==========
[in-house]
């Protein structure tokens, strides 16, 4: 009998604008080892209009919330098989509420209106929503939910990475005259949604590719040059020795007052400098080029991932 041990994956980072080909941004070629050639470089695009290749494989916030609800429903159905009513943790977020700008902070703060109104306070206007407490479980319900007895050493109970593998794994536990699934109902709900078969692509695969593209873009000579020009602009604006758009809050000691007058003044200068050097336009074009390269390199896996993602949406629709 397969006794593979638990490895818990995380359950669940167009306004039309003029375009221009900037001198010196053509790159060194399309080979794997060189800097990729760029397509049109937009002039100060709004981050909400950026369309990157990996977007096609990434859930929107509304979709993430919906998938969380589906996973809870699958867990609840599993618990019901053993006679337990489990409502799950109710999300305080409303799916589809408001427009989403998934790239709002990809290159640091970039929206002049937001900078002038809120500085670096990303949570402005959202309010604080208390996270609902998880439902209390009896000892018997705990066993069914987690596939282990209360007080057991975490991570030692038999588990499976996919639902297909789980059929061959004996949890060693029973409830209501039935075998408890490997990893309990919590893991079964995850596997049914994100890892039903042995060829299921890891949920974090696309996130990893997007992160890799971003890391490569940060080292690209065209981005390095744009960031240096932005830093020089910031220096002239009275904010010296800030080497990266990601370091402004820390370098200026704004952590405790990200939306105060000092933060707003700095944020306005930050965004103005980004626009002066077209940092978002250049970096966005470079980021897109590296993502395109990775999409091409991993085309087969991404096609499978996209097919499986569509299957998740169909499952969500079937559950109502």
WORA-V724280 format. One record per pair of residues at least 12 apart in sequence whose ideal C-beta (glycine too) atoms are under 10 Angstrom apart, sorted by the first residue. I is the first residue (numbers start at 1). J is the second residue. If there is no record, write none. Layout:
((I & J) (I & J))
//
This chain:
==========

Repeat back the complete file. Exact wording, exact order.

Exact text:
[in-house]
């Protein structure tokens, strides 16, 4: 009998604008080892209009919330098989509420209106929503939910990475005259949604590719040059020795007052400098080029991932 041990994956980072080909941004070629050639470089695009290749494989916030609800429903159905009513943790977020700008902070703060109104306070206007407490479980319900007895050493109970593998794994536990699934109902709900078969692509695969593209873009000579020009602009604006758009809050000691007058003044200068050097336009074009390269390199896996993602949406629709 397969006794593979638990490895818990995380359950669940167009306004039309003029375009221009900037001198010196053509790159060194399309080979794997060189800097990729760029397509049109937009002039100060709004981050909400950026369309990157990996977007096609990434859930929107509304979709993430919906998938969380589906996973809870699958867990609840599993618990019901053993006679337990489990409502799950109710999300305080409303799916589809408001427009989403998934790239709002990809290159640091970039929206002049937001900078002038809120500085670096990303949570402005959202309010604080208390996270609902998880439902209390009896000892018997705990066993069914987690596939282990209360007080057991975490991570030692038999588990499976996919639902297909789980059929061959004996949890060693029973409830209501039935075998408890490997990893309990919590893991079964995850596997049914994100890892039903042995060829299921890891949920974090696309996130990893997007992160890799971003890391490569940060080292690209065209981005390095744009960031240096932005830093020089910031220096002239009275904010010296800030080497990266990601370091402004820390370098200026704004952590405790990200939306105060000092933060707003700095944020306005930050965004103005980004626009002066077209940092978002250049970096966005470079980021897109590296993502395109990775999409091409991993085309087969991404096609499978996209097919499986569509299957998740169909499952969500079937559950109502």
WORA-V724280 format. One record per pair of residues at least 12 apart in sequence whose ideal C-beta (glycine too) atoms are under 10 Angstrom apart, sorted by the first residue. I is the first residue (numbers start at 1). J is the second residue. If there is no record, write none. Layout:
((I & J) (I & J))
//
This chain: